updated 11/19/2005 5:57:57 PM ET 2005-11-19T22:57:57

Sri Lanka’s new president, sworn in Saturday, promised to renew peace talks with Tamil Tiger rebels but reiterated his opposition to their demand for an independent state on the Indian Ocean island.

“I affirm my government’s continued commitment to the cease-fire,” President Mahinda Rajapakse said of the Norwegian-brokered 2002 truce that brought an end to fighting after nearly two decades of civil war.

But his hardline stand on the guerrillas’ homeland demand puts him at odds with the rebels who claim the country’s 3.2 million ethnic Tamils can prosper only away from the domination of the 14 million-strong Sinhalese majority.

Rajapakse said he was not for war, but an honorable peace.

“War is not my method,” he said in his first formal address after being sworn in. “I will initiate a new round of talks with all those who have a stake in the solution of the national question.”

The government and the Liberation Tigers of Tamil Eelam held six rounds of inconclusive peace talks before they were halted in April 2003 over the rebels’ sweeping demands for autonomy.

Tamil homeland
The rebels have fought since 1983 for a Tamil homeland in the northeast, where they already run a de facto state. The war has claimed 65,000 lives.

But Rajapakse said dividing the country is not the answer.

“During the presidential election, the overwhelming majority of people said that the country should not be divided,” Rajapakse said. “It is this aspiration that would be the basis of my policy for achieving peace.”

Rajapakse called for a review of the 2002 cease-fire, which has become increasingly uneasy in recent months with almost daily killings of rebels from rival factions, civilians and intelligence agents.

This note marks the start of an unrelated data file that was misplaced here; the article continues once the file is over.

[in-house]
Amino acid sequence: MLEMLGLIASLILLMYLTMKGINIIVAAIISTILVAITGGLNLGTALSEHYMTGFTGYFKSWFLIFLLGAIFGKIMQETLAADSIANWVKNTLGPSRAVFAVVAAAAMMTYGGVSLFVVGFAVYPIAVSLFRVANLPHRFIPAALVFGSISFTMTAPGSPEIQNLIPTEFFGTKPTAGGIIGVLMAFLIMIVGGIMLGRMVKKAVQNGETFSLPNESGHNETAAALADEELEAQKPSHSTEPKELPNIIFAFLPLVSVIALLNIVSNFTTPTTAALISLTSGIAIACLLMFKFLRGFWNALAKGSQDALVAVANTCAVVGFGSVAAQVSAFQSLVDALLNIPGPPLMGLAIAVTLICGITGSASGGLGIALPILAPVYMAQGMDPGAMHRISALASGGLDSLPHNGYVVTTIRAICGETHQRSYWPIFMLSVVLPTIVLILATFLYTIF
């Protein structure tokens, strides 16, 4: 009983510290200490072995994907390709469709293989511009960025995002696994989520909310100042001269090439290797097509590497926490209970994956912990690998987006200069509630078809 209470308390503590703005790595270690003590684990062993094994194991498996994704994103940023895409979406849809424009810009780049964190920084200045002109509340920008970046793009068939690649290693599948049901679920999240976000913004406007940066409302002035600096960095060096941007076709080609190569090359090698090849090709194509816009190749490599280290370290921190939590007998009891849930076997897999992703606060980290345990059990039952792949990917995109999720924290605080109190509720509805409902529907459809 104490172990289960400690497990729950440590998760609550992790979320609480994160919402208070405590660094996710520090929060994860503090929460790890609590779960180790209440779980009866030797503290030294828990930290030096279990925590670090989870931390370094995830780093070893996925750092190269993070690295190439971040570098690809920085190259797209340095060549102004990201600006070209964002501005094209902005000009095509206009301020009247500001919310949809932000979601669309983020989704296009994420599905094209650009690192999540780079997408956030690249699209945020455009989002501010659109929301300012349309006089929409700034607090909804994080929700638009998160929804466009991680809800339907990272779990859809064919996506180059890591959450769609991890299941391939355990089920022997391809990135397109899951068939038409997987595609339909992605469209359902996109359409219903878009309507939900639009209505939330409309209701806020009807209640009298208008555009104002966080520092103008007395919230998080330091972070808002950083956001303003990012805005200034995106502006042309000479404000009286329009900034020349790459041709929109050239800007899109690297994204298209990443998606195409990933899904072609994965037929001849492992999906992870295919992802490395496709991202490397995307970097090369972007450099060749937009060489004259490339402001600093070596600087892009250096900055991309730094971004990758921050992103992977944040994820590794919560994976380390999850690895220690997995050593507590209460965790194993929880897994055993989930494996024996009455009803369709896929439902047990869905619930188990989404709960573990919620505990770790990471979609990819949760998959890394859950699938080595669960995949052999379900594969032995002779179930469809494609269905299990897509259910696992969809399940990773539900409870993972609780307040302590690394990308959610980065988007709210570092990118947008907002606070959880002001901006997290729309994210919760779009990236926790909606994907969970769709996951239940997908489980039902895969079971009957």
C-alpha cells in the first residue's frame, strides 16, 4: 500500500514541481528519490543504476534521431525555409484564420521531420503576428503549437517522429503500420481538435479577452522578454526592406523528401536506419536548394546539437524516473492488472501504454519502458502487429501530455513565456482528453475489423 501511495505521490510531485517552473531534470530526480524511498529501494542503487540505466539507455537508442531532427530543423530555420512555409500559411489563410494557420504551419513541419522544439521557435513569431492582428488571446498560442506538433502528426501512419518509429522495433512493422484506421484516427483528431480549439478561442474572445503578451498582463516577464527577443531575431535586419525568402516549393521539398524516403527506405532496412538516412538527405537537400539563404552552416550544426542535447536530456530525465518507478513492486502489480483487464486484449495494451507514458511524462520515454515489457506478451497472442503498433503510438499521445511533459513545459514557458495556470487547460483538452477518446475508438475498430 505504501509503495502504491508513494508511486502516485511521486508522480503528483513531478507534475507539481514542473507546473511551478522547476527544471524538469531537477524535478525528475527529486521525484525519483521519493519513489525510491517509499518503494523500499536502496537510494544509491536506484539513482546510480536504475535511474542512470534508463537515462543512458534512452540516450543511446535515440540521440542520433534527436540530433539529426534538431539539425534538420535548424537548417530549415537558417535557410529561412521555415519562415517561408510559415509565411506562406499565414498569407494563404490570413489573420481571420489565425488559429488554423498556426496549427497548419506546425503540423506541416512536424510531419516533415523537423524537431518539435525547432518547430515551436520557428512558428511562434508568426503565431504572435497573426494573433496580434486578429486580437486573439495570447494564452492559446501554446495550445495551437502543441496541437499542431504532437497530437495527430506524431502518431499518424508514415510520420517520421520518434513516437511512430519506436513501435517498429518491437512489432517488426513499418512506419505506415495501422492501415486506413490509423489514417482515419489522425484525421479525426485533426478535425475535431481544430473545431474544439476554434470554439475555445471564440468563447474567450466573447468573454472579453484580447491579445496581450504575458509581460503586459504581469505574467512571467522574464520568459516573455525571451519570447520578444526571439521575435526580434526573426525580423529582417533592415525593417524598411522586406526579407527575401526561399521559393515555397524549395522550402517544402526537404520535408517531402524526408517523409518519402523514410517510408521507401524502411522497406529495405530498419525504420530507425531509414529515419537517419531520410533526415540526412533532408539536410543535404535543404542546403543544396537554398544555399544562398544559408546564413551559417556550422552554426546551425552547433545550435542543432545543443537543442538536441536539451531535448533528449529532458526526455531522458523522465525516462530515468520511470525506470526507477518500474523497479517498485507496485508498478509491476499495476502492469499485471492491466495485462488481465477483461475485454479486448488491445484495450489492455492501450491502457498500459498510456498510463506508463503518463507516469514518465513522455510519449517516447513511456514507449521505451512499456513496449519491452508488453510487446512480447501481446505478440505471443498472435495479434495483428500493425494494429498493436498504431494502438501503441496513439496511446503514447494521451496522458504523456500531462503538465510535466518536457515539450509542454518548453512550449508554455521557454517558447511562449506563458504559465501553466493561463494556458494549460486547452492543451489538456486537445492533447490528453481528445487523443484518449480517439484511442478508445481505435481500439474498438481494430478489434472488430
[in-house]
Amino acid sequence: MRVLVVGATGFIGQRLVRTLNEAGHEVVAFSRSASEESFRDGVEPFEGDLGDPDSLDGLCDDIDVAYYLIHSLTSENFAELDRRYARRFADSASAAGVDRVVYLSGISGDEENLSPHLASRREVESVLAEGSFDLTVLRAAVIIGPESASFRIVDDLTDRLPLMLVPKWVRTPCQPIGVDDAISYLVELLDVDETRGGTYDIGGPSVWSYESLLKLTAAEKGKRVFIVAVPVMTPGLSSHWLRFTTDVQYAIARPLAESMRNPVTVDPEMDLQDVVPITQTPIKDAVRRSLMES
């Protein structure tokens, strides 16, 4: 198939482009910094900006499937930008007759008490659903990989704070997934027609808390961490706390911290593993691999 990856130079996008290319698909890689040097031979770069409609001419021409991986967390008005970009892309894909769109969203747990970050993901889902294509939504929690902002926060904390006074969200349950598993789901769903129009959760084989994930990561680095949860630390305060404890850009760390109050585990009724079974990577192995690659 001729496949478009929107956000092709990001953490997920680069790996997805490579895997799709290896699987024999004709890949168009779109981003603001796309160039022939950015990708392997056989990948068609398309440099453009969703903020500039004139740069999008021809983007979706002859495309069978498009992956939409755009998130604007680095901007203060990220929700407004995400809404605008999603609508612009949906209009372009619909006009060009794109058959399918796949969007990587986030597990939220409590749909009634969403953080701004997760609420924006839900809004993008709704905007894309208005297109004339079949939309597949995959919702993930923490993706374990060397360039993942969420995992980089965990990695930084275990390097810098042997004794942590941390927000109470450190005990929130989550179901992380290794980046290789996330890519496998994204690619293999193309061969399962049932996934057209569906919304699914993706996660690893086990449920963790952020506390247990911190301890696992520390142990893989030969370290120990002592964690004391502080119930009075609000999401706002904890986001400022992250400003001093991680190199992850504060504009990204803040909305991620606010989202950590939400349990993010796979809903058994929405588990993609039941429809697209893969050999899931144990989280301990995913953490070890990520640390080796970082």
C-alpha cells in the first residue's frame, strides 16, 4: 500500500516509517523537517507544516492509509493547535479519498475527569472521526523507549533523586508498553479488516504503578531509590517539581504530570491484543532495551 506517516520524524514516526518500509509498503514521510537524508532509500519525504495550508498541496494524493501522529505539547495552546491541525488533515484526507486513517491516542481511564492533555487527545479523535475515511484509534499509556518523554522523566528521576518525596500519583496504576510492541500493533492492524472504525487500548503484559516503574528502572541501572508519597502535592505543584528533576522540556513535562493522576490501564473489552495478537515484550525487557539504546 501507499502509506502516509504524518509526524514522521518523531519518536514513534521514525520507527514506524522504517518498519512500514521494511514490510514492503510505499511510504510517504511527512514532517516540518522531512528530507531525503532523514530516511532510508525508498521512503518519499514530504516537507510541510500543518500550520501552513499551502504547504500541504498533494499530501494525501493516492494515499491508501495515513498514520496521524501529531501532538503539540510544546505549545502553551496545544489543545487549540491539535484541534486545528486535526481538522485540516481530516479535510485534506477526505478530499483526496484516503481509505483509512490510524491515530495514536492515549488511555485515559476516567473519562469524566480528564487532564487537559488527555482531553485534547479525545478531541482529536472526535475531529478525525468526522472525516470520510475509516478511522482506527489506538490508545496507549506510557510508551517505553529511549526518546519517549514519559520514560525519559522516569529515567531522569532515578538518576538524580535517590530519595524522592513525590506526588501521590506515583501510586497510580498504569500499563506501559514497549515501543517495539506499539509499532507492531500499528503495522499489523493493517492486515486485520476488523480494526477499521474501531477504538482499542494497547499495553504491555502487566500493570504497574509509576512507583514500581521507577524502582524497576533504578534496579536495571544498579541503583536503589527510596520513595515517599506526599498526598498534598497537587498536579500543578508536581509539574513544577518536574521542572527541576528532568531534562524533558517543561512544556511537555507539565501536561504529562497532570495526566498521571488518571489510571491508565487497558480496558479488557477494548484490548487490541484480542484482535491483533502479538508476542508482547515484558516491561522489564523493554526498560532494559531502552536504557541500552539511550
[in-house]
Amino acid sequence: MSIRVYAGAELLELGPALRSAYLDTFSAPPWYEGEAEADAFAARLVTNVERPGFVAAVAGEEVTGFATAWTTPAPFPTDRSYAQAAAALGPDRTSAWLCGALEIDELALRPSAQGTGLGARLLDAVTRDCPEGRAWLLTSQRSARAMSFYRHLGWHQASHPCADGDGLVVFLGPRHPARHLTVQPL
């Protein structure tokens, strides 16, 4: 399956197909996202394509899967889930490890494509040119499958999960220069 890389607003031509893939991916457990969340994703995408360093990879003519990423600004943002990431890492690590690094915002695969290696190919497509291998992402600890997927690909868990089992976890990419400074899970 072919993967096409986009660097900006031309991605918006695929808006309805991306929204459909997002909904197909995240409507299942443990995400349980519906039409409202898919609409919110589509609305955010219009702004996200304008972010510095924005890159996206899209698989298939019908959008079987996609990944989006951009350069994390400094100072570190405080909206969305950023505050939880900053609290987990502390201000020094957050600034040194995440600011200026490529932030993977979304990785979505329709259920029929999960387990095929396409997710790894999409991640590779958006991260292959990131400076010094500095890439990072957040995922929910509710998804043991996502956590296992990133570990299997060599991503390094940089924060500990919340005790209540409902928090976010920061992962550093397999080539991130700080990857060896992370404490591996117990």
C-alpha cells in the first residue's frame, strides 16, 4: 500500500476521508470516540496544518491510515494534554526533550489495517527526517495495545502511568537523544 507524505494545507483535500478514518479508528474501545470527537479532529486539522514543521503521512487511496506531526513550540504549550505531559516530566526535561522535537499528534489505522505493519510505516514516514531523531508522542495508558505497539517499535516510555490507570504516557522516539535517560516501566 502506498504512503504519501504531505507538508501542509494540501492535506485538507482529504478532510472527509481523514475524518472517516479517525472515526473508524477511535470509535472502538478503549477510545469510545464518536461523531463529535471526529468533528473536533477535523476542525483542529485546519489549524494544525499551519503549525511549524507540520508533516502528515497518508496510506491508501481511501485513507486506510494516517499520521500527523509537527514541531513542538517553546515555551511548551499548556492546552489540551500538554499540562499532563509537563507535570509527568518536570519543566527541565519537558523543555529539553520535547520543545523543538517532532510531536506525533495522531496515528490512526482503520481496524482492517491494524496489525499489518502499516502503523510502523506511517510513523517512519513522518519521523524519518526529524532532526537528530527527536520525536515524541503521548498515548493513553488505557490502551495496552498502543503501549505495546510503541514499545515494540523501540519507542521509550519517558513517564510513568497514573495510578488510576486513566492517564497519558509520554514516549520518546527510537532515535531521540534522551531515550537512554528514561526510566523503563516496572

Hours before the swearing-in, the Norwegian government said it would continue to act as a peace broker if asked. Rajapakse did not mention the Norwegian offer.

He has also pledged not to allow direct foreign tsunami aid to the insurgents, who have repeatedly demanded access to some of the $2 billion promised to Sri Lanka so they can run their own relief effort. The Dec. 26 tsunami killed at least 31,000 people in Sri Lanka and swept away the homes or livelihoods of 1 million others.

The rebels declined to comment on Rajapakse’s remarks.

Rebel boycott
Rajapakse, 60, narrowly defeated challenger Ranil Wickremesinghe in a vote Friday marred by a rebel boycott that prevented thousands of ethnic Tamils from casting ballots.

Observers said Rajapakse faces a giant task trying to reunite the country after winning the election with only 50 percent of the vote. Wickremesinghe, who favored granting concessions to the rebels, took 48 percent.

“The position he had taken during the election campaign will make it difficult for him to reverse the decline” in relations between the government and the rebels, political analyst Jehan Perera said.

The independent Island newspaper said in an editorial Saturday that Rajapakse would have to deal with the conflict immediately.

“The ethnic question is already staring at him in the face,” the newspaper said. “He will have to unveil his plans as to how he is going to deal with the problem which has defied remedies for two decades.”

© 2013 The Associated Press. All rights reserved. This material may not be published, broadcast, rewritten or redistributed.

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